Both of these diets are mainly focused on the food/bacteria interaction, and so that’s what I always focused on, too. When you eat according to these strict diets for so long, following them becomes second nature and I kind of stopped questioning the “why” behind them. They were mostly working, so what’s there to question?

Not much, or so I thought…until I sat in on a lecture on TNF-alpha and inflammation pathways related to cancer and inflammatory bowel disease. Two of the lecturer’s comments stuck out to me:

  1. Microbiome research is mostly correlative, and
  2. The experiments this guy was running with TNF-alpha performed exactly the same with or without interaction from the microbiome.

If scientists don’t know that much about microbiome–gut wall–immune system interactions, that means that it’s entirely possible that these diets are based on partial (or even wrong) information. They work for some people, sure, but does that mean we know the reasons why? Maybe not.

I am very responsive to TNF-alpha blockers, so I would wager that the inflammation caused by TNF-alpha plays a big part in my disease. And if experiments with TNF-alpha gave the same data with or without the presence of a microbiome, that makes me wonder if the inflammation is a bigger deal than the gut bacteria1.

All along, I’ve been approaching diet from the angle that food helps or hurts gut bacteria, which then helps or hurts my own gut and causes inflammation.

Now, I’m now wondering if I have it completely backwards. What if the inflammation comes first? If there’s too much inflammation, that could cause problems with gut-bacteria-interactions, especially if my gut’s layer of mucus was affected.

If that’s true, then I should be working on inflammation first, and microbiome health second.

I will be looking into this.

More to come.


1 At least for me and the other 20% of Crohn’s people who respond well to Remicade and other TNF-alpha blockers.

The Unexpected Importance of Mucus

I’ve only ever thought of mucus as a quick-n-dirty way to measure intestinal inflammation. Looks like the bowel/mucus/bacteria relationship is a bit more complex:

Viscous mucus covers the intestinal wall, disables bacterial movements, and protects epithelial cells from contact with bacteria. Leukocytes migrate into and patrol within the mucus layer executing surveillance functions without any collateral damage. The sticky outer mucus surface offers the opportunity for probiotic strains to grow and build protective interlaced layers, making it even more difficult for pathogenic strains to reach the mucosa.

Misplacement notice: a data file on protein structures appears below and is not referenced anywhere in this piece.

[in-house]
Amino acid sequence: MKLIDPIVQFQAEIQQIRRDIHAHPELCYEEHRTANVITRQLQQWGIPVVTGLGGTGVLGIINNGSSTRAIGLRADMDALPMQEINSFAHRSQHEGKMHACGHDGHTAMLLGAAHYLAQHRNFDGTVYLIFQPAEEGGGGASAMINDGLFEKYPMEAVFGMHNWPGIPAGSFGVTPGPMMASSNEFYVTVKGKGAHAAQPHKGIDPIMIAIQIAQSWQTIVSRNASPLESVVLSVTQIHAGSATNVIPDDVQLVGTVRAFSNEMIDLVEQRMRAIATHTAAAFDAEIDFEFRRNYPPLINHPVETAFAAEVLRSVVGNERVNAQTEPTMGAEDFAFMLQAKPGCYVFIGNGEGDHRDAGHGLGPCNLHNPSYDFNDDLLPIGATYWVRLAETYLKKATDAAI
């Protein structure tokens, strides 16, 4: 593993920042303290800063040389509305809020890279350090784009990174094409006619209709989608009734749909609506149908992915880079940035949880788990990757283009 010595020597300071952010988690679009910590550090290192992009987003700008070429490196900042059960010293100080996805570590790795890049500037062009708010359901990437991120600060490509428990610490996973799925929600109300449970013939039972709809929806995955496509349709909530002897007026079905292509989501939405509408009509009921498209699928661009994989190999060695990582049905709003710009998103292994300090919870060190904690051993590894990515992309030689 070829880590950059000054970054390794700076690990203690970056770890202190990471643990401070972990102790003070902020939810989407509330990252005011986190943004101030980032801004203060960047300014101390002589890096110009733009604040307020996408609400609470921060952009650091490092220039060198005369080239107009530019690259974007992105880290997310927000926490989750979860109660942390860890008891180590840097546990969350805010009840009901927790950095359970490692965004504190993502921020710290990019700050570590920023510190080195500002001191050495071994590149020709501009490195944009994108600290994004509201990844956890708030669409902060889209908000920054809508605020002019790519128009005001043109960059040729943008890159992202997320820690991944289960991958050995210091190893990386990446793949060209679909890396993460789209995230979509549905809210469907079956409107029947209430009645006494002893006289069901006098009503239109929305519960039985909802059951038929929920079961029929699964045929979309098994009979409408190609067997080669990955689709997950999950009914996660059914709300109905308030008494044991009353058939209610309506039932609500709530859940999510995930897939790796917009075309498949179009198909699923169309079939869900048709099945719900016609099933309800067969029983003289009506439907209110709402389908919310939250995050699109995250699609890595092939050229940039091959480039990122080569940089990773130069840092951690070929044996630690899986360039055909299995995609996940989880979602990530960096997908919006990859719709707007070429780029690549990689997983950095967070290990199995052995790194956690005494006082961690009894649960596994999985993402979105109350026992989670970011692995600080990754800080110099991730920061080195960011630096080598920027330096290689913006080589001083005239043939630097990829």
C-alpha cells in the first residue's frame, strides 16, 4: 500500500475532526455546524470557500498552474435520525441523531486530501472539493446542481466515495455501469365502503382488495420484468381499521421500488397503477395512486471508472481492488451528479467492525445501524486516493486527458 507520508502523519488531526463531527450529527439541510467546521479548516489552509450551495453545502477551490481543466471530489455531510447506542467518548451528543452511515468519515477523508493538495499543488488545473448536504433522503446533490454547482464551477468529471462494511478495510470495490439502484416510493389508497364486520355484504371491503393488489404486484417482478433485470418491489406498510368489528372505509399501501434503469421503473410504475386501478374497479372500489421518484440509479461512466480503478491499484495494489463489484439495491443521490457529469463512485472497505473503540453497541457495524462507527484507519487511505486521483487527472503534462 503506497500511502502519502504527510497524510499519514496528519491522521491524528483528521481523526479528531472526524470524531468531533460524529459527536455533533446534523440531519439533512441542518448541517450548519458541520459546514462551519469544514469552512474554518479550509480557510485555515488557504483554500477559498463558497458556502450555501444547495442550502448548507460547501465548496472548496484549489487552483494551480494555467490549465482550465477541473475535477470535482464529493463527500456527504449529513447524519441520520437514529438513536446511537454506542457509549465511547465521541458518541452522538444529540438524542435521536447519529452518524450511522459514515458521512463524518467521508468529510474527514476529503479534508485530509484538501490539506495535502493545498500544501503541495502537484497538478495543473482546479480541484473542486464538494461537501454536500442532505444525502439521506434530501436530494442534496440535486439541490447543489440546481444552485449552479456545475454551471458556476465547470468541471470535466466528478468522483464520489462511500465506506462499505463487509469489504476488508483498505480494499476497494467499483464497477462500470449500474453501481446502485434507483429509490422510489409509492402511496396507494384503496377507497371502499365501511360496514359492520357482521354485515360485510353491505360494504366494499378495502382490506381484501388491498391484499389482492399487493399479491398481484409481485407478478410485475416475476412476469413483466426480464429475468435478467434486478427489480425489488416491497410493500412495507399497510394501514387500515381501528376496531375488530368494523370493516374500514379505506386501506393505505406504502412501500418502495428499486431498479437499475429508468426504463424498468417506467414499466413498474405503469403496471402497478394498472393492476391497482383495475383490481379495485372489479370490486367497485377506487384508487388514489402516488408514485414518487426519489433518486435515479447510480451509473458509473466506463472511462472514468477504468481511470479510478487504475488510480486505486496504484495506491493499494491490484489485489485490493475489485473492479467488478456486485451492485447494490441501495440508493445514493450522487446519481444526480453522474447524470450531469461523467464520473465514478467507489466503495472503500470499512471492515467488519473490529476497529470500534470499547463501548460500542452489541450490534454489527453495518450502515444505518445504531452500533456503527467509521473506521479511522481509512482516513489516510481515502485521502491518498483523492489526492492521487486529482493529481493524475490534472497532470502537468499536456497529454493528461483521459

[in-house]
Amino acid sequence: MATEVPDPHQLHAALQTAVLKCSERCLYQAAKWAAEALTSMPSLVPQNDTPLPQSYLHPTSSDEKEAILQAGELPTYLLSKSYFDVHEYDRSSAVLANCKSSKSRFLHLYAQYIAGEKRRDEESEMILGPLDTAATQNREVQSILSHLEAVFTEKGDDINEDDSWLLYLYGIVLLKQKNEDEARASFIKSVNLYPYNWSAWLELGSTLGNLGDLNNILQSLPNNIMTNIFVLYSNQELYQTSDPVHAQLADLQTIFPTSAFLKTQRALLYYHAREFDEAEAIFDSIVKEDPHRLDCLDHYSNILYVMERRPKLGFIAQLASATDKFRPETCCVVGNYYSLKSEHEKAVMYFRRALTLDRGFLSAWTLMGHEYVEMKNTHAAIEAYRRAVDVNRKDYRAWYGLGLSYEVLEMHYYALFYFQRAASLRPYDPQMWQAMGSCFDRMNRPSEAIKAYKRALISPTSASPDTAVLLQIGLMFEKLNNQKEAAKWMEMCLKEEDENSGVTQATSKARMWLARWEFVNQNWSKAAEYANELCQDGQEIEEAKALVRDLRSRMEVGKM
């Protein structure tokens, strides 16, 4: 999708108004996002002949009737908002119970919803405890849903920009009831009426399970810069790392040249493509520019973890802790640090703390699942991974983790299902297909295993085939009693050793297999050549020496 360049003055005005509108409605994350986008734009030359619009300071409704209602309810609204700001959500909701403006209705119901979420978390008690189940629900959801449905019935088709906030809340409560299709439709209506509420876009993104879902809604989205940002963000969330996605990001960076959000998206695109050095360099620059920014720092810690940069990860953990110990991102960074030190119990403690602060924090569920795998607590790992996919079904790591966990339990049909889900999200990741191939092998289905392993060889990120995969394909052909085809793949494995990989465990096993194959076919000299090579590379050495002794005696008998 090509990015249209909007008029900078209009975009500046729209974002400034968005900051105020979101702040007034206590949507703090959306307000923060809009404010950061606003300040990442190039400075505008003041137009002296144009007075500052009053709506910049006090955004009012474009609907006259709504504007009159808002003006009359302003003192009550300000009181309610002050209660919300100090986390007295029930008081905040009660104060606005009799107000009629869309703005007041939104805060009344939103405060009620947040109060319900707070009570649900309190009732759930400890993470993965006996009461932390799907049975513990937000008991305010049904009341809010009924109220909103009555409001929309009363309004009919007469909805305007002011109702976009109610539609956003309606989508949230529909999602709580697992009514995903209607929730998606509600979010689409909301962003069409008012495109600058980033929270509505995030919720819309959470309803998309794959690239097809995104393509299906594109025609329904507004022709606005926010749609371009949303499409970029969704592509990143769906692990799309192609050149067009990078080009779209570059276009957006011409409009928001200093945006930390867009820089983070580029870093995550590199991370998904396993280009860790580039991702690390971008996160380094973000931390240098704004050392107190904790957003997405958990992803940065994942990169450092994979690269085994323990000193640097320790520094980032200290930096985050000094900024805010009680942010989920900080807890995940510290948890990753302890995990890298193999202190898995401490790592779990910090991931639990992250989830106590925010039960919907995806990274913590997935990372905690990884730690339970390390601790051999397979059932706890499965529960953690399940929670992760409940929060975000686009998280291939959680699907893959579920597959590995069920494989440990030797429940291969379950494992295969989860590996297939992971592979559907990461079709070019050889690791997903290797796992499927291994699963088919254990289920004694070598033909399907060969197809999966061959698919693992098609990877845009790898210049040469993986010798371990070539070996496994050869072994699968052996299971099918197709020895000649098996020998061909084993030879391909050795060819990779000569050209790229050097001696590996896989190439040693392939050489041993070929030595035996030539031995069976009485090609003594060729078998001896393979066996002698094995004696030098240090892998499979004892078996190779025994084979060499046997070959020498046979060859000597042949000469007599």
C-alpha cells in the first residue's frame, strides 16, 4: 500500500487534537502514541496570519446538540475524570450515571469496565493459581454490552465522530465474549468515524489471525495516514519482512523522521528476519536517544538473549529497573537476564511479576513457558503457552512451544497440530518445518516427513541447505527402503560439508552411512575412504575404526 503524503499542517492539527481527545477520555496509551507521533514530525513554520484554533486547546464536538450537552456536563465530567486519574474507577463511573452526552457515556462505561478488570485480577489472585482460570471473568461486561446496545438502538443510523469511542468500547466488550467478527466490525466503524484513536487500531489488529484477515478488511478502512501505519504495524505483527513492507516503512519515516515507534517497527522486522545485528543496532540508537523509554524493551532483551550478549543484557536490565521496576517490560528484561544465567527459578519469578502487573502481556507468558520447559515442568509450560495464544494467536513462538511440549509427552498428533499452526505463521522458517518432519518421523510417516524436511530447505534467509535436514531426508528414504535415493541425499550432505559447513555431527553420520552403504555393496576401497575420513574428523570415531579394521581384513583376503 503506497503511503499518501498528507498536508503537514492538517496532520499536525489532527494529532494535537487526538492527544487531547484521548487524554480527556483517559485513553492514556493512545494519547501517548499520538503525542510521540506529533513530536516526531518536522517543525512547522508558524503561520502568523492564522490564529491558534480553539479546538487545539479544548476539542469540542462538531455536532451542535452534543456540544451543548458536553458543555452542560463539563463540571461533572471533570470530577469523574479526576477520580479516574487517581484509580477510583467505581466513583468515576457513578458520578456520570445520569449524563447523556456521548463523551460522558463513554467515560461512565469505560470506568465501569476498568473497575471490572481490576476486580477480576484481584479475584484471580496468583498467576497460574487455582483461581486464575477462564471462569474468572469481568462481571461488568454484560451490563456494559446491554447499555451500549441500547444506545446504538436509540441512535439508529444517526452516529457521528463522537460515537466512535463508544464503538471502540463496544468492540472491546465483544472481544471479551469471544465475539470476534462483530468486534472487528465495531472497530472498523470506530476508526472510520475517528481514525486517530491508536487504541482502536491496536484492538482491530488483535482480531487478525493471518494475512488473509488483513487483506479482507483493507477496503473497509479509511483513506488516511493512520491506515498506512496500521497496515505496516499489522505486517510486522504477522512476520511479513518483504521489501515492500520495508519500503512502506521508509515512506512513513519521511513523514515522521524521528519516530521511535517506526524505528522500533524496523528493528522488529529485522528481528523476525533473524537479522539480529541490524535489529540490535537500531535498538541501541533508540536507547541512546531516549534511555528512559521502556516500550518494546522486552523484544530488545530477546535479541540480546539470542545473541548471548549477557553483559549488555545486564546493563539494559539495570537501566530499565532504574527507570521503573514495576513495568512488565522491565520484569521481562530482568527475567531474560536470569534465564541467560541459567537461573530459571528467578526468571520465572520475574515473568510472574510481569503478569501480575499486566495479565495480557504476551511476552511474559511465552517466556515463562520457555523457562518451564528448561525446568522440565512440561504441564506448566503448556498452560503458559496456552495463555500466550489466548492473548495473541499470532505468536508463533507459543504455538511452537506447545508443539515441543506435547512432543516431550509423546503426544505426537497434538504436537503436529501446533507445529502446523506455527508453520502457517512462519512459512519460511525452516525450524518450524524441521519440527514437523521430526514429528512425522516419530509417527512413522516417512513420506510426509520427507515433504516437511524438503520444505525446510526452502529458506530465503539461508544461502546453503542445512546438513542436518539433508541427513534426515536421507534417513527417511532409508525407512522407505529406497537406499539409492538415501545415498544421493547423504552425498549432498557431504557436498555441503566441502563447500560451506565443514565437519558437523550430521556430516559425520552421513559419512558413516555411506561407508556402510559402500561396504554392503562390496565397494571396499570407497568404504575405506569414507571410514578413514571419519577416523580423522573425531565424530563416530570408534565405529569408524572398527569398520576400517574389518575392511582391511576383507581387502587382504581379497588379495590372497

The inflammation takes place only after the mucus barrier is broken and the defence is overwhelmed

I need to spend more time with the article to tease out a few of the themes, but the authors make an interesting case that the integrity of the mucus lining the intestines is critical in keeping bacteria (both good and bad) from invading the healthy epithelial cells that line our guts.

Which means that part of a healthy gut is a healthy layer of mucus (I know, eww). Mucus is broken down by emulsifiers in our foods, which are added to nearly everything processed. Common offenders include dairy products and toothpaste. The good news is that if you’re following a Paleo, low-FODMAP, or Specific Carbohydrate-type diet, you’re already on the right track. The SCD specifically bans emulsifiers like carrageenan and soy lecithin. Basically, if you aren’t eating processed foods, you aren’t eating emulsifiers.

Just don’t swallow your toothpaste.

Do small changes really work?


Imagine a sunrise.

The world is dark, bathed in starlight. Maybe there are a few clouds lingering on the horizon, fog creeping in. Soon the sky begins to lighten. The stars start to fade, so gradually you barely notice at first.

Slowly, softly, you see the first shimmers of sunlight peeking over the horizon. The shimmer becomes a shine, bathing all you can see in pale colors that morph into one another quickly and seamlessly–grey, blue, violet, pink, golden.

Suddenly the air is bright, and crisp. The sun has crept high over the horizon, throwing trees and rocks and mountains into sharp contrast.

The world has changed.

You can change too.

The modern medical system has trained us to think of medicine as an intervention. You’re sick, or injured–the doctor will ride in on a white horse and save you.

And that’s great–when you’re acutely sick or injured. Emergency rooms are absolutely the place you want to go if you got in a car accident or have a sudden-onset kidney infection.

But when it comes to long-haul issues, to chronic illnesses, the white-knight method doesn’t work quite as well. A constant stream of intervention becomes an everlasting source of drama.